The freedmen of Roanoke Island

Capture of Roanoke Island, Feby. 8th 1862: By the federal forces, under Command of Genl. Ambrose E. Burnside, and gunboats under Commodore L.M. Goldsborough. Image via Library of Congress
Capture of Roanoke Island under Ambrose E. Burnside. Image via Library of Congress

ROANOKE ISLAND, N.C. — Roanoke Island seduces travellers with promises of grand mystery and road signs that proudly declare the birthplace of the first English—read “white”—child in America.

The story of the Croatoans is sexy, indeed. Author Harlan Ellison and the TV show Supernatural have referenced the Lost Colony—when more than a hundred people vanished during the six years in the 1500s that John White was back in England begging for supplies.

Unless visitors pause at the monument near the interpretation centre in the Lost Colony national park, they are missing a grander story that took place 300 years later and had a much greater impact on the nation.

* * * 

The inscription on this monument on Roanoke Island reads: First Light in Freedom: Former slaves give thanks by the creek's edge at the site of the island. "If you can cross the creek to Roanoke Island, you will find 'safe haven'."
The inscription on this monument on Roanoke Island reads: First Light in Freedom: Former slaves give thanks by the creek’s edge at the site of the island.

The Civil War battle for Roanoke Island was spectacular. Sixty ships, 20,000 sailors, one victor: the Union Army under Brig-Gen. Ambrose Burnside.

Then 300 victors more, when the Union forces realized they had to do something with the resident Confederate slaves—some of them escapees Burnside had used as spies or pumped for information to give him a wartime advantage. Those slaves were immediately emancipated, thus creating the first freedman’s colony in America.

It was February 1863 and Roanoke didn’t have much to recommend it. There were barracks, but otherwise the newly freed people were on their own under the stewardship of Horace James, superintendent of blacks for the Department of North Carolina. Inhospitable as the heavily forested land might have seemed, word spread: “If you can cross the creek to Roanoke Island, you will find safe haven.”

“It is an island 10 or 12 miles long, but four or five in breadth,” James wrote, “well wooded, having an abundance of good water, a tolerably productive soil, a sufficient amount of cleared land for the commencement of operations, and surrounded by waters abounding in delicious fish.”

By June, communities had been set up, the land divided in a grid fashion with about an acre given to each family. By September, James said the colony was “fairly on its feet.”

He went on: “I am surprised to find it so healthy here. Of the troops garrisoning the three forts only 16 are ill enough to be off duty, and only one is dangerously sick. The breezes are strong and pure from the sea, and our teachers can begin here as soon as they can get transportation hither. On the whole the island smiles, the prospects are bright, the work advances.”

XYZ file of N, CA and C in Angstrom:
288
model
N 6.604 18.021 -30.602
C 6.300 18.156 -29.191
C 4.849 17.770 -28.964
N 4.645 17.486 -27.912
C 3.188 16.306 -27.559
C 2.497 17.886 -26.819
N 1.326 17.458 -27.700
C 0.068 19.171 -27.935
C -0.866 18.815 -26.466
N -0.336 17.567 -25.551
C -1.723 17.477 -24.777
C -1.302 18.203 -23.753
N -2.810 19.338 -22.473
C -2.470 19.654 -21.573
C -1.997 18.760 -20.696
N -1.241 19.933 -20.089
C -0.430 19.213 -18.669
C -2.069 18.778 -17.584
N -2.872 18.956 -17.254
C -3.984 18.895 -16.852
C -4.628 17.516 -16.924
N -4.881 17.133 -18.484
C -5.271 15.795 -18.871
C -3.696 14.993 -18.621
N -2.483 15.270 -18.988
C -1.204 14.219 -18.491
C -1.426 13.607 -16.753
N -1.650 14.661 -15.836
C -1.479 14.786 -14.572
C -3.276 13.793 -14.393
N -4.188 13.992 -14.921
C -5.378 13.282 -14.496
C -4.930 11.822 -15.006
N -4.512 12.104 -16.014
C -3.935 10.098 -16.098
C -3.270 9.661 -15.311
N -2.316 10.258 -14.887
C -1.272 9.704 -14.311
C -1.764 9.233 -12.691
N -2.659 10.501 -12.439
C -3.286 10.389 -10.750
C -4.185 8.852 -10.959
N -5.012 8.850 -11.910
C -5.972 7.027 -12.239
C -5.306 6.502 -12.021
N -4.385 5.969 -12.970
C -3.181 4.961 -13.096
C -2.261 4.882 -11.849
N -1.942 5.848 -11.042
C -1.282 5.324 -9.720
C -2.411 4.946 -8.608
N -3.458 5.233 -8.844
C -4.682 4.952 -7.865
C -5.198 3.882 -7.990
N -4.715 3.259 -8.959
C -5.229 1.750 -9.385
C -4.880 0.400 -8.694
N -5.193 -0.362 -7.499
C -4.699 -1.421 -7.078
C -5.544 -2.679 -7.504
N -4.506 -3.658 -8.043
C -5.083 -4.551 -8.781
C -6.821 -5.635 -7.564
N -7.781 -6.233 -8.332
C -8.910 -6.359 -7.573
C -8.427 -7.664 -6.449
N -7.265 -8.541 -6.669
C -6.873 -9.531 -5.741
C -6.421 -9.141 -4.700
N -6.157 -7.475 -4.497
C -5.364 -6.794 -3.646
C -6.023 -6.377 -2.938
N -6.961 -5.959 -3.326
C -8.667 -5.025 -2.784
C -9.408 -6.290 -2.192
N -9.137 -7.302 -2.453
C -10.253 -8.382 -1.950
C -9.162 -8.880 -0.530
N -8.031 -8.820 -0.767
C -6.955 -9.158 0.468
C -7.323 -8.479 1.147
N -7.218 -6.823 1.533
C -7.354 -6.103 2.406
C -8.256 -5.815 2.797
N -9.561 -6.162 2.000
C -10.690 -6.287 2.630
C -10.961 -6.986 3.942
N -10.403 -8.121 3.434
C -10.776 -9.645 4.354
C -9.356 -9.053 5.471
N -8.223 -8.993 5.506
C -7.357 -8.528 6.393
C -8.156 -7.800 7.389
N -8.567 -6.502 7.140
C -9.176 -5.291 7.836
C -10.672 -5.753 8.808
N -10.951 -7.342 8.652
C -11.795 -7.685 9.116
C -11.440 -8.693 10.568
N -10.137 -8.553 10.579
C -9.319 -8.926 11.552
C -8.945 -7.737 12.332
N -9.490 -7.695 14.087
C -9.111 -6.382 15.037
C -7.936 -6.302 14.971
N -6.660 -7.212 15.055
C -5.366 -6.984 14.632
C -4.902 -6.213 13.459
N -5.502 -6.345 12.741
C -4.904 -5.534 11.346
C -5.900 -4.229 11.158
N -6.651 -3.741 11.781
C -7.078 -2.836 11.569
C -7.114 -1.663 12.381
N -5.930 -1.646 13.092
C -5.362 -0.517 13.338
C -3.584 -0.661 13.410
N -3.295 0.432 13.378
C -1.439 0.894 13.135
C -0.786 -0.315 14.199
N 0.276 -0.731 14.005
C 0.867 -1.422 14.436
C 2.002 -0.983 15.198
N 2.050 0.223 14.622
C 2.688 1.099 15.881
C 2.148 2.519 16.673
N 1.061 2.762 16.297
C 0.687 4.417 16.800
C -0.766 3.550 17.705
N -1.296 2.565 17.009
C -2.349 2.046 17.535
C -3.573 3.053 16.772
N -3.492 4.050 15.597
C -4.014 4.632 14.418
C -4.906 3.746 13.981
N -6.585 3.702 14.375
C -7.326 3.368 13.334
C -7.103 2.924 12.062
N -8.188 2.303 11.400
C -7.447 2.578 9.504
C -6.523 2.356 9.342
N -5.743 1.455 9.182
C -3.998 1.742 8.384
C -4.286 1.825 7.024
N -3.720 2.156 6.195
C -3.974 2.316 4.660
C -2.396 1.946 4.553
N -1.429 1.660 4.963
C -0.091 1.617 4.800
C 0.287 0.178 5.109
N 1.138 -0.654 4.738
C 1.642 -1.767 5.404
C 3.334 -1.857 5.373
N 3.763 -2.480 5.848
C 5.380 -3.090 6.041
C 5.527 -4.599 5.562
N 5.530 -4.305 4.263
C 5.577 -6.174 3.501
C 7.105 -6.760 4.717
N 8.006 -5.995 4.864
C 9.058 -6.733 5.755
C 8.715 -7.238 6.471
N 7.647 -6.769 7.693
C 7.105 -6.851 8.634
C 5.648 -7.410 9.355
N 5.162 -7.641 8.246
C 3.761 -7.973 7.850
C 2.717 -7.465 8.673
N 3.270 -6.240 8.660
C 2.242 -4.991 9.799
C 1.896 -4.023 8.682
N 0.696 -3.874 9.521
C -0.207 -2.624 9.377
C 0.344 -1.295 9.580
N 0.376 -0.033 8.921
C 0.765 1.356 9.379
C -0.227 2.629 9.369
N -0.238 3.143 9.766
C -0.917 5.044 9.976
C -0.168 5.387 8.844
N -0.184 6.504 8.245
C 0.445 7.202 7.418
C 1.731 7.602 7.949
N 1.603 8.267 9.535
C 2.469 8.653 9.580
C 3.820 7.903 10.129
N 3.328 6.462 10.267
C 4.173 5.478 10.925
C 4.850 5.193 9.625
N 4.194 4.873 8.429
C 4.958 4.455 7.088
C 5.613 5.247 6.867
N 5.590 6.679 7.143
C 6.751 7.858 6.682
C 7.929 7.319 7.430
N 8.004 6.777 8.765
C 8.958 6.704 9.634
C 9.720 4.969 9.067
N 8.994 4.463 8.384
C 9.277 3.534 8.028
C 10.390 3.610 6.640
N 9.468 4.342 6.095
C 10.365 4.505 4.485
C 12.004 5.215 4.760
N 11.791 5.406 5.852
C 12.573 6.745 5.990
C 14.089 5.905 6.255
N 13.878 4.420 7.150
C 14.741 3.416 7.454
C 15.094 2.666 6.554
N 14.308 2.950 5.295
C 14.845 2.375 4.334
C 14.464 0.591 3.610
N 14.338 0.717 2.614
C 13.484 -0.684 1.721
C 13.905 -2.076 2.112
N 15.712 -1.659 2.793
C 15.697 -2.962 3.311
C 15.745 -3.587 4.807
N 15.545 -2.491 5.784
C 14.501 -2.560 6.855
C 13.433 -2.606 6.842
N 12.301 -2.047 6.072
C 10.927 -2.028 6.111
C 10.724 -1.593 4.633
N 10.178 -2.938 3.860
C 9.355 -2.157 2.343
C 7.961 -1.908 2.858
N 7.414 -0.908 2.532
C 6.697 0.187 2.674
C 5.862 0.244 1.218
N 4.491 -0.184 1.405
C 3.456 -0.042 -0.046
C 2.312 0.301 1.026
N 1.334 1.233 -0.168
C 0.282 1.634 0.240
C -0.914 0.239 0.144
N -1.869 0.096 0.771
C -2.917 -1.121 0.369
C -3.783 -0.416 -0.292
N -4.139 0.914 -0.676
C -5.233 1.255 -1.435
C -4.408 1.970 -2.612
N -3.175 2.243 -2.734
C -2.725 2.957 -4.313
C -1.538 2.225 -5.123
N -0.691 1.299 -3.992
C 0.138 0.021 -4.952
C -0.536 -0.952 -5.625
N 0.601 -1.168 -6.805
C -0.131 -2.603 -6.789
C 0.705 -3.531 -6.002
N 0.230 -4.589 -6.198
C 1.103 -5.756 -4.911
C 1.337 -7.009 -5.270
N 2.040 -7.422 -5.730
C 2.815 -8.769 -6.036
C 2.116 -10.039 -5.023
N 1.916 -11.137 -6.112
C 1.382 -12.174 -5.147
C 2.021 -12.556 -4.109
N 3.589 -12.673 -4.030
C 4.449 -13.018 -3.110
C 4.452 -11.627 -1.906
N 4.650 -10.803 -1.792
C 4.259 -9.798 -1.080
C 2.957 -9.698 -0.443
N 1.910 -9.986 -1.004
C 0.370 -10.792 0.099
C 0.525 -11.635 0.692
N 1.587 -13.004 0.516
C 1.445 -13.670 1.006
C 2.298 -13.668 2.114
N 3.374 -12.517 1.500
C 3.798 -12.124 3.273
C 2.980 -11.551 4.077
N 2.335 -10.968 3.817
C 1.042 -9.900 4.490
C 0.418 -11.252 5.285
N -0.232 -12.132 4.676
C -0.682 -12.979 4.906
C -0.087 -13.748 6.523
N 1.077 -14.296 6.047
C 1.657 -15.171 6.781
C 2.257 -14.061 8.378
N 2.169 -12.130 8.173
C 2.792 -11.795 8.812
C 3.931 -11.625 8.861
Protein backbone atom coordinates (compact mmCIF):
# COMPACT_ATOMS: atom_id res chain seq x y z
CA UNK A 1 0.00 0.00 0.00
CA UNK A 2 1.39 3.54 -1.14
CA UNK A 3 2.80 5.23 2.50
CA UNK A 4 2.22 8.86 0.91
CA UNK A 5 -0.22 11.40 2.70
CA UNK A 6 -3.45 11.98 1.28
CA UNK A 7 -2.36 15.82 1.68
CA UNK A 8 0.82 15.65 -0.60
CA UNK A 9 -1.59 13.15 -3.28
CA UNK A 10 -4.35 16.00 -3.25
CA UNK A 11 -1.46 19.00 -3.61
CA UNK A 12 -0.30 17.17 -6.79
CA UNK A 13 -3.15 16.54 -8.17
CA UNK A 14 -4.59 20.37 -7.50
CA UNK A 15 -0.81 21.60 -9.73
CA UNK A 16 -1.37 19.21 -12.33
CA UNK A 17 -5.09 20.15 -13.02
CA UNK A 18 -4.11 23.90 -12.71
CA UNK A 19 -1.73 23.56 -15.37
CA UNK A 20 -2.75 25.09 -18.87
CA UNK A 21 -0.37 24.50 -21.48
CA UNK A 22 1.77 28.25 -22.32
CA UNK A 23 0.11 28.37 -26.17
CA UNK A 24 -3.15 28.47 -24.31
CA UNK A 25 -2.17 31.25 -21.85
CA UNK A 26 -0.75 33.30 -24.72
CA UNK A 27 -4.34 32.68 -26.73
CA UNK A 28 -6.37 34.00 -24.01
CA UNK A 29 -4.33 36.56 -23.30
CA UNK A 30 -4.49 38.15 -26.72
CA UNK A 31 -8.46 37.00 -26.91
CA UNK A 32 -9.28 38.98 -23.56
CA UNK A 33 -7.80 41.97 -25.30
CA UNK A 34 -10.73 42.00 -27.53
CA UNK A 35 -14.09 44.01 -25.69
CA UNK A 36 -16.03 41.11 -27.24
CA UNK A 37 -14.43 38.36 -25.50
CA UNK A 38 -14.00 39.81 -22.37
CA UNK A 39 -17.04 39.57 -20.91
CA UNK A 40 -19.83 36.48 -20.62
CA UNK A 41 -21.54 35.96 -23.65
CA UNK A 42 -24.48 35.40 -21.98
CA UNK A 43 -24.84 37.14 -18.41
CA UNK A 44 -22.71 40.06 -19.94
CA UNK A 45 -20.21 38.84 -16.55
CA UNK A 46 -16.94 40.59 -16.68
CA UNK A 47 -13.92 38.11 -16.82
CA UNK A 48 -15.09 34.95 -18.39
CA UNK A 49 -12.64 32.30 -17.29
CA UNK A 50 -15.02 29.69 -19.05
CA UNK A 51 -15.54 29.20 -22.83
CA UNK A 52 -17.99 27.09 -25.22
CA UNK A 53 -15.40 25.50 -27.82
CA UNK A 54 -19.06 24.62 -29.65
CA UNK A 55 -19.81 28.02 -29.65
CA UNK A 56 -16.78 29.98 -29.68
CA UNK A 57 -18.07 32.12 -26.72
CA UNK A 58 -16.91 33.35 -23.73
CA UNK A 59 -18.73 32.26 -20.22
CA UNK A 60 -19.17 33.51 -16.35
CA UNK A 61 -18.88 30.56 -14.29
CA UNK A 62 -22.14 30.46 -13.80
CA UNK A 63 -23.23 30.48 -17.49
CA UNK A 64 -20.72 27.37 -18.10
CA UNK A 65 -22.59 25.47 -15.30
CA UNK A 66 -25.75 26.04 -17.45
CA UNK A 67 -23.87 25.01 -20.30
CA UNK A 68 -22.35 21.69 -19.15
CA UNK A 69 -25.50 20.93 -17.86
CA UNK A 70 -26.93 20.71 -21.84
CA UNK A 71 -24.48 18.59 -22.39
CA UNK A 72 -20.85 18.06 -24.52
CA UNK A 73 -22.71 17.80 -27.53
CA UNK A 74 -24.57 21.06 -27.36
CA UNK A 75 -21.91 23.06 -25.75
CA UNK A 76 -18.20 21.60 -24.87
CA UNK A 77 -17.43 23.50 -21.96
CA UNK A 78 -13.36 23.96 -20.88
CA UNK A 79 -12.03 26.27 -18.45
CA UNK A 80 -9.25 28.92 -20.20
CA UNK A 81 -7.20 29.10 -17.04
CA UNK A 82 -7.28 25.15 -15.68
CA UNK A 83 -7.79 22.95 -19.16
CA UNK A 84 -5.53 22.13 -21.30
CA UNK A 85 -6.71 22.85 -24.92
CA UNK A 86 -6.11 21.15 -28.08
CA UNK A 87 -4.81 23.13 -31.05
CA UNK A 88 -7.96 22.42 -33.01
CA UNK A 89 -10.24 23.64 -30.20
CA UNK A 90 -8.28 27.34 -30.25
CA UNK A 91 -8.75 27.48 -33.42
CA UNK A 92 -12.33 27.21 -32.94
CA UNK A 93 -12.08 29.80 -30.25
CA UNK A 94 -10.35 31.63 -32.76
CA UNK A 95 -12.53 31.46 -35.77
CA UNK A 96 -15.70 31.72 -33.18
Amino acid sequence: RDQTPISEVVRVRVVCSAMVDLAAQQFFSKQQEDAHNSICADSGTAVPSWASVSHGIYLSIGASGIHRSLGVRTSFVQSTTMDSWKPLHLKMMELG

An 1863 image in Harper's Weekly shows freedmen in North Carolina. Image via the Library of Congress
An 1863 image in Harper’s Weekly shows freedmen in North Carolina. Image via the Library of Congress

When the teachers arrived, they would tell another story, one of rations lost at sea, of smallpox and overcrowding.

Just before their first Christmas at Roanoke, Elizabeth James wrote, “One day I found, living in one room, ‘Jim’ Whitby and daughter, a girl of 14; Clarissa Whitby and two daughters, one of whom had two children, the other five; Lavinia Whitby with five children; Charlotte Cressy and three children; Moses Midget, his wife and mother; and Priscilla, a sick, crazy girl of 20; and her mother. … Should not the government provide at least a temporary shelter for the crowds which come? … Scenes of suffering are witnessed there which baffle description.”

But despite the poverty and hunger, the women who ran the schools for a population that would, at its height, swell to 4,000 souls, found beauty in the freedmen’s voices lifted in song and hope at their charges’ eagerness to learn.

“The suffering of the people is much lessened of course, by our genial April sun,” Ella Roper wrote in 1865. “Of destitution, there is still enough to make our hearts sad—is, and always will be—for have we not the poor ever with us?”

The Civil War ended in 1865. There had never been enough jobs on Roanoke Island for such a population, and with wartime rations drying up, things would only get worse. The land that had been given to the freedmen was suddenly returned to the prewar owners. People started to leave. The colony was drying up. They had lost their home, but they had gained their freedom, or, at least, they had gained a foothold toward their freedom.

The last word goes to missionary teacher Esther A. Williams, who wrote of a 102-year-old auntie: “She remembers distinctly the War of the Revolution, and that of 1812 also. She said, when asked, if she expected to live to see her race free: ‘Why laws honey, ‘deed I did’nt. It’s what my mammy afore me prayed for, and what ise prayed for all my life; but she did’nt ‘spect to see it in her day, or I in mine; but, honey, bress de Lord, he’s bringin’ it all out right, that he is’.”


The Roanoke Freedmen’s Colony website is an invaluable resource for learning more about this time and these people. It is packed with history, documents and maps. Descendants of the original freedmen are encouraged to contact the webmasters.


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